How do you activate the urban commons in a town where public assets are scarce?
In early 2020, a team of 14 volunteers embarked on a year-long effort to explore possibilities for placemaking for the City of Tabaco, Albay. Working with Mayor Krisel Lagmay and city officials, the team explored solutions using a largely untapped spatial approach in the planning of cities. In this concluding piece to the series on Shared Cities, Architect Karl Bautista, one of the volunteers, shared the team’s experience of placemaking in the City of Tabaco:
Tabaco, Albay, is a city that has retained the charm of a small town. It is a city that remains largely agrarian and artisanal with local crafts like tabak-making (blade smithing) and abaca weaving, and where moving around is mostly by padyak or pedicab. Its downtown consists mostly of homegrown enterprises, but also has limited physical public assets other than the City Hall, the plaza and the historic cathedral which anchors the center of the city.
Tabaco City, located at the foot slopes of Mayon Volcano and along the Pacific coast, is also vulnerable to various types of natural disasters, the most recent of which was the series of typhoons in late 2020 which devastated the city in the midst of an ongoing pandemic. These form the context on which a place-based development for Tabaco was conceived.
Placemaking is an approach to define, design and manage the public realm in a locality. In Tabaco, the team looked into the community’s existing physical assets: streets, markets, vacant land, coasts and waterways—harnessing latent opportunities of these untapped sites and re-forming them as part of the public realm to strengthen the community through enhancement of place.
Working with the city government, the team of volunteers studied the landscape of Tabaco and strategized how to enable a place-based economic development approach for the city.
A system of links and nodes was conceptualized for the site, tying different key locations within the city into a network of distributed but interconnected system of natural and built settings. The team categorized the city into different nodes which then was linked to each other via existing streets.
Heart of downtown
The Civic core—the center of Tabaco city where the plaza, city hall, and church are located—acts as the heart of downtown where the community has already established a sense of place. Branching out from the Civic Core, the main avenues of Ziga and Rizal Streets formed the major links to edges of downtown, the pier and coastal areas as well as the rivers at the edge of town, connecting the scattered, underdeveloped areas around the city via green and blue corridors that linked the nodes.
Rivers along the northern and southern edges of downtown Tabaco City were conceived as more than drainage systems and were envisioned to contain pocket parks and walking and biking trails accessible to everyone. Discovered assets such as the mangrove area opened opportunities for nature-oriented places.
City streets were reimagined as shared spaces—enhanced by public art, trees and commercial activity—that prioritize people over cars, meaning places to go to and not just through. The intent is to create a more pedestrian-friendly Tabaco that encourages people to walk and bike around the city, building on and taking pride in the city’s reputation as the “Padyak Capital of the Philippines.”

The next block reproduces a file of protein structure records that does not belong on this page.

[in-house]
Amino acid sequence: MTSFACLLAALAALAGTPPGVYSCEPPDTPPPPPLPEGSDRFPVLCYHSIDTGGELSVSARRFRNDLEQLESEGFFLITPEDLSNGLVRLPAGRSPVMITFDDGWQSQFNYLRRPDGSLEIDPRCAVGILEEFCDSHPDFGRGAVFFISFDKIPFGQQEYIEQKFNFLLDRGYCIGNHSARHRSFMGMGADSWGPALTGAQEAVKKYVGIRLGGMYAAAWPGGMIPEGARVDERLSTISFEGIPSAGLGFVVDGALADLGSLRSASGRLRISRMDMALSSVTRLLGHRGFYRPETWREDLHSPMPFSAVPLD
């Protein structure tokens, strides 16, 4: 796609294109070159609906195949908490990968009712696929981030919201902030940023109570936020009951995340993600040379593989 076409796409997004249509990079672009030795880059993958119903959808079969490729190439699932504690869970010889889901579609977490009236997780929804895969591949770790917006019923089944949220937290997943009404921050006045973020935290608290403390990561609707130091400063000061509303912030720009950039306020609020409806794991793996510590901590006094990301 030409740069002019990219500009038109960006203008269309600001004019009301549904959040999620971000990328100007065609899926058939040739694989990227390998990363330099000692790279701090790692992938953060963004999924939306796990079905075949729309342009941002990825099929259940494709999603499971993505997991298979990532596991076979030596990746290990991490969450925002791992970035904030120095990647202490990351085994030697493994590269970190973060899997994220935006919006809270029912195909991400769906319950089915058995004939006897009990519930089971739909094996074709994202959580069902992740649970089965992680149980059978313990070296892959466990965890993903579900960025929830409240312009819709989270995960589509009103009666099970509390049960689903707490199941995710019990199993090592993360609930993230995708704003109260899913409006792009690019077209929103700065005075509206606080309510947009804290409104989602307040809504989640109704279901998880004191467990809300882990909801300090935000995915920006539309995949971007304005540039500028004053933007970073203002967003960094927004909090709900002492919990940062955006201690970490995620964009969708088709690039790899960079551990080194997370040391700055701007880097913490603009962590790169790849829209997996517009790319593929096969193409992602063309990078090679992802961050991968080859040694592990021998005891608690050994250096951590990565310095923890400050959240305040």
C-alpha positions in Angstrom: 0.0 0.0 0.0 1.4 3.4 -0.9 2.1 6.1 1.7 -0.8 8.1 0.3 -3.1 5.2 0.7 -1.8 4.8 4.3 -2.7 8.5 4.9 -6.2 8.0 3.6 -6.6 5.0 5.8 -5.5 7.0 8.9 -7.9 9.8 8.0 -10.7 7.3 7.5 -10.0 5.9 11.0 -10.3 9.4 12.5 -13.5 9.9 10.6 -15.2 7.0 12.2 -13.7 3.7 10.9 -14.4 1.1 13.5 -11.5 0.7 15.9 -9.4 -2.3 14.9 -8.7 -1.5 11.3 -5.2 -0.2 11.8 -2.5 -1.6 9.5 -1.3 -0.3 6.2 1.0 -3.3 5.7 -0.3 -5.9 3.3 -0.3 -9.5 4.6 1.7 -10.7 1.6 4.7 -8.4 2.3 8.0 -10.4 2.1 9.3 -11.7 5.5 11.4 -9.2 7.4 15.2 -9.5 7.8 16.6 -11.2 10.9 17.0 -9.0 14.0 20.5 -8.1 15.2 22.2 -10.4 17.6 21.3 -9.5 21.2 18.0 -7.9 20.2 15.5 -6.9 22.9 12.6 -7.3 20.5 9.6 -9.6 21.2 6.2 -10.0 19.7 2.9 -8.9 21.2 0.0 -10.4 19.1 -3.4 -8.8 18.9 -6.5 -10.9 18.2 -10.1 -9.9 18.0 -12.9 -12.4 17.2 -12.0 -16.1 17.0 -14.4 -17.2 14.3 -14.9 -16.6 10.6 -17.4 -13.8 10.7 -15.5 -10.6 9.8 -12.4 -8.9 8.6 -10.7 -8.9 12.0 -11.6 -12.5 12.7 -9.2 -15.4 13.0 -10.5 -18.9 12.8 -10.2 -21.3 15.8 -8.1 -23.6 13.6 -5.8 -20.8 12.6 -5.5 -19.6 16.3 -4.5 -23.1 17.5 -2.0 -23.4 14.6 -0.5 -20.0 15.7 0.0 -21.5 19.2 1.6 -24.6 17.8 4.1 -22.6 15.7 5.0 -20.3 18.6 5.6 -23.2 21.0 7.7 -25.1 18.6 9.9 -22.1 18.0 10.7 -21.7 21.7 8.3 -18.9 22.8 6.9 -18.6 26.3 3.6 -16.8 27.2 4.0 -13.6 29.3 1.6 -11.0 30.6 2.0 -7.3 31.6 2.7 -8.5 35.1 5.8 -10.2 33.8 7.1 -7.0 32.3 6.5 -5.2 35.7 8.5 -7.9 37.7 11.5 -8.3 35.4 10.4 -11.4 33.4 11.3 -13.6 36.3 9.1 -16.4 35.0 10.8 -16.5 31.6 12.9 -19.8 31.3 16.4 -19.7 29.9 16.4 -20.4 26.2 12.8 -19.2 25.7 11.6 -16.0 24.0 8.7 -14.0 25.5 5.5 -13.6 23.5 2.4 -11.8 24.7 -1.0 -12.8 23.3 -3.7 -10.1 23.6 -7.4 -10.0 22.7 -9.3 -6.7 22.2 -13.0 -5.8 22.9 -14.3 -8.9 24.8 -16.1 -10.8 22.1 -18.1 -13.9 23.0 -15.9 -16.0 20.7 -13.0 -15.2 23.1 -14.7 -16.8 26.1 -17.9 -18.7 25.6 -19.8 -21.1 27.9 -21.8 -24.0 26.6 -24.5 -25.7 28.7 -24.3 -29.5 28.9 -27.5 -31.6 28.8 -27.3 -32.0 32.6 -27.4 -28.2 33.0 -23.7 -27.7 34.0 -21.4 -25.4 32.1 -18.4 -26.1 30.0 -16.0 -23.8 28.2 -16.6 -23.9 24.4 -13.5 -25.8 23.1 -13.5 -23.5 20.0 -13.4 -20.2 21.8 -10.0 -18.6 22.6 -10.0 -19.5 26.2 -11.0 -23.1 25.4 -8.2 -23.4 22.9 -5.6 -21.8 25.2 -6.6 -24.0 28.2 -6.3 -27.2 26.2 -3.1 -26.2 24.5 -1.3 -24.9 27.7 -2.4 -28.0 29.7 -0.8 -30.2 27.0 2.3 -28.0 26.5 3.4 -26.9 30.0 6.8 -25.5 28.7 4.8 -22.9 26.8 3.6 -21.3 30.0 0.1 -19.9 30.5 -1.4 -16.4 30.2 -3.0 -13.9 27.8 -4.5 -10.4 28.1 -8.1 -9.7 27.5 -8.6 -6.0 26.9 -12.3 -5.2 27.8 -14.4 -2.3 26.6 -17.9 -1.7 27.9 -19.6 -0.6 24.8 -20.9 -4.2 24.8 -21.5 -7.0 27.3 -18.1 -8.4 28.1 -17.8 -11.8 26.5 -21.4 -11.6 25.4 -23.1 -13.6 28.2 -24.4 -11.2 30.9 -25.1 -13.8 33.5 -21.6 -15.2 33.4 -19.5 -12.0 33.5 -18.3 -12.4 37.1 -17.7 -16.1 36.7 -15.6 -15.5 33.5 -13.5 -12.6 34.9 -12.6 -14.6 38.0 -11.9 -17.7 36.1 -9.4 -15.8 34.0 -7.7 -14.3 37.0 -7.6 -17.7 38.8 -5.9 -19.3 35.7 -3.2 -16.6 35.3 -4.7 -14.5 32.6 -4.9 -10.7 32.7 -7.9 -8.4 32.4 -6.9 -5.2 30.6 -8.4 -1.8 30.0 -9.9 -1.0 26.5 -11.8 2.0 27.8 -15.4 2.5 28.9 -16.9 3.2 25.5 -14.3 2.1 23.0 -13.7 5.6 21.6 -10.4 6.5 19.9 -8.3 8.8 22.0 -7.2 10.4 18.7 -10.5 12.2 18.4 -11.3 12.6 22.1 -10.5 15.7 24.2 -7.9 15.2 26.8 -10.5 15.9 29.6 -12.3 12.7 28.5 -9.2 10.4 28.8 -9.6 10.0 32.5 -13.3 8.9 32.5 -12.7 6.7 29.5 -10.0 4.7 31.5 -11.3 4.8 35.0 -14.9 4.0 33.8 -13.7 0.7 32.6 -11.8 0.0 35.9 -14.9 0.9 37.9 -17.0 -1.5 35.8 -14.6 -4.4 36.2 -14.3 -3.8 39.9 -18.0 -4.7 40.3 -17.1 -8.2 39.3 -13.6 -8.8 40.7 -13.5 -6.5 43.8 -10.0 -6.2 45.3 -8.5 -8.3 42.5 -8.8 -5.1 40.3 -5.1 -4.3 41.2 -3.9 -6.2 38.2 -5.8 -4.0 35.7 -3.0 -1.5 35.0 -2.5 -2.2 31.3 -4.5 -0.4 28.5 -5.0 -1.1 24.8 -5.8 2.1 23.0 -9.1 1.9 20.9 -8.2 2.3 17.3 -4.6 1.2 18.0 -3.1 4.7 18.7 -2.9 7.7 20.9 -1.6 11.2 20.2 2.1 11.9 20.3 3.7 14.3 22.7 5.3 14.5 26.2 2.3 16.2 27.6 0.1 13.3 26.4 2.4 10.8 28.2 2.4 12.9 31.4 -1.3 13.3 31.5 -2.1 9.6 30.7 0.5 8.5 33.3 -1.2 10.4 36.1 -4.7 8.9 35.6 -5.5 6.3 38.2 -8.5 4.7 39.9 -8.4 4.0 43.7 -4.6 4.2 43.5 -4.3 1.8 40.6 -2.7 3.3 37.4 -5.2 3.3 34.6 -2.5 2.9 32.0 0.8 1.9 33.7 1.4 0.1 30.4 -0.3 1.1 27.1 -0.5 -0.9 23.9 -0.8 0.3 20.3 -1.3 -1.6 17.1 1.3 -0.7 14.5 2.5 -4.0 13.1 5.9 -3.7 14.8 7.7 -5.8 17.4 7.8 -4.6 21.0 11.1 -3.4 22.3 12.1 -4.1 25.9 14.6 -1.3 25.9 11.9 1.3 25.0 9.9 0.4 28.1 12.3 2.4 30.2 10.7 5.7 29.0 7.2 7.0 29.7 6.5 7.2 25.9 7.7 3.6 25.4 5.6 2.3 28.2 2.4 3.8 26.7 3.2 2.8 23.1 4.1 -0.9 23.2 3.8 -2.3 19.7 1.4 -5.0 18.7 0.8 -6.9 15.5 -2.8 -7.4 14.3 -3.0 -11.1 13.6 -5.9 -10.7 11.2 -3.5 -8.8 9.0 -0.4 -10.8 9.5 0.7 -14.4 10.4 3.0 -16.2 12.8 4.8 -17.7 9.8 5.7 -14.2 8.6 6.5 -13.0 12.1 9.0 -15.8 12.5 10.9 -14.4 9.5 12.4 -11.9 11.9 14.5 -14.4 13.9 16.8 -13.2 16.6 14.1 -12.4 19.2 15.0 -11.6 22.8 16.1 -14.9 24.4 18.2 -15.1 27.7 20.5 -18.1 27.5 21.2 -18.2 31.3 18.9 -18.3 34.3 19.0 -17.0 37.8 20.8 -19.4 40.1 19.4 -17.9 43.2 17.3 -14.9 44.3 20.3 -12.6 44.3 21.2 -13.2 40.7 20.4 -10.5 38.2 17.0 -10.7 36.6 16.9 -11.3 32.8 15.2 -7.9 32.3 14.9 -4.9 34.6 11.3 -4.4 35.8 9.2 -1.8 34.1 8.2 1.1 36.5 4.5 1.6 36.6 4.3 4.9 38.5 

Placemaking can also form the backbone for resiliency against disasters. Tabaco will need to rely on the same community structure that enabled the city to rebound from numerous calamities in the past. Community engagement, which is critical to placemaking is also essential to resiliency. The various nodes and links were envisioned to be multi-functional—serving as refuge shelters and disaster response hubs and they strengthen social ties that are necessary to weather crises.
Placemaking through nodes and links can allow Tabaco to have a more organized sense of place, where underutilized assets are tapped to strengthen community bonds and foster investment in location without losing cultural identity and local charm. To implement these strategies, an incremental, light-handed process is proposed, one that focuses on testing, iterating and participation in the implementation of ideas and programs.
The more profound impact that placemaking strategies hope to achieve is one of engaging the collective spirit for mutual resiliency and prosperity. It is about establishing an urban commons even in a context where traditional open spaces and civic facilities are lacking.The effort recognizes that Tabaco is rich in assets that can be harnessed and mobilized by the community—streets, coastlines, the existing pier, mangroves, vacant land. All these are part of the public realm and of the urban commons that can be used for multiple activities in a way that can synergize towards achieving and multiplying long term benefits for its citizens. In the end, the most important asset of Tabaco is its community—leveraging this to attain broader goals of inclusive prosperity and collective growth.
It is hoped that through the effort, the intrinsic sense of community imbedded in the culture of Tabaco can be further awakened and harnessed towards improving the livability, resiliency and the physical environment of the city and imbue its citizens with an enduring pride of place.
The author is founder and principal of JLPD, a master planning and property development consulting firm, www.jlpdstudio.com
Article and Photo originally posted by Inquirer last July 3, 2021 2:02am and written by Ar. Joel Luna.